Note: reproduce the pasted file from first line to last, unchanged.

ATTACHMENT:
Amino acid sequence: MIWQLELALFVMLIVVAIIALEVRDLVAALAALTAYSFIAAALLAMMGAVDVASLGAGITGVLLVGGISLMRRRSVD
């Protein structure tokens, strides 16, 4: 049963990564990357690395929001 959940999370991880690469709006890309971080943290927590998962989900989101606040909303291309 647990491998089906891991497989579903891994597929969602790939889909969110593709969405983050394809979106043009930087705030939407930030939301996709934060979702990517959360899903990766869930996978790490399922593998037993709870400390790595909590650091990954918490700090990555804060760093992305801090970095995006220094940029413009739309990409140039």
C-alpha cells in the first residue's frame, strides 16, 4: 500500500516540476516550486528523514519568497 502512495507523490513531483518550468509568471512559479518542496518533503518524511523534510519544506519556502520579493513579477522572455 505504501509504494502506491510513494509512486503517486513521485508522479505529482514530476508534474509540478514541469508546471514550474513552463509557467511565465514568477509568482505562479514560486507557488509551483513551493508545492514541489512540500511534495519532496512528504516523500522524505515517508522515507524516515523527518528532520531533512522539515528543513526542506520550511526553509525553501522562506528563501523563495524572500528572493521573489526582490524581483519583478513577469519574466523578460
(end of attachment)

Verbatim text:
Amino acid sequence: MIWQLELALFVMLIVVAIIALEVRDLVAALAALTAYSFIAAALLAMMGAVDVASLGAGITGVLLVGGISLMRRRSVD
């Protein structure tokens, strides 16, 4: 049963990564990357690395929001 959940999370991880690469709006890309971080943290927590998962989900989101606040909303291309 647990491998089906891991497989579903891994597929969602790939889909969110593709969405983050394809979106043009930087705030939407930030939301996709934060979702990517959360899903990766869930996978790490399922593998037993709870400390790595909590650091990954918490700090990555804060760093992305801090970095995006220094940029413009739309990409140039």
C-alpha cells in the first residue's frame, strides 16, 4: 500500500516540476516550486528523514519568497 502512495507523490513531483518550468509568471512559479518542496518533503518524511523534510519544506519556502520579493513579477522572455 505504501509504494502506491510513494509512486503517486513521485508522479505529482514530476508534474509540478514541469508546471514550474513552463509557467511565465514568477509568482505562479514560486507557488509551483513551493508545492514541489512540500511534495519532496512528504516523500522524505515517508522515507524516515523527518528532520531533512522539515528543513526542506520550511526553509525553501522562506528563501523563495524572500528572493521573489526582490524581483519583478513577469519574466523578460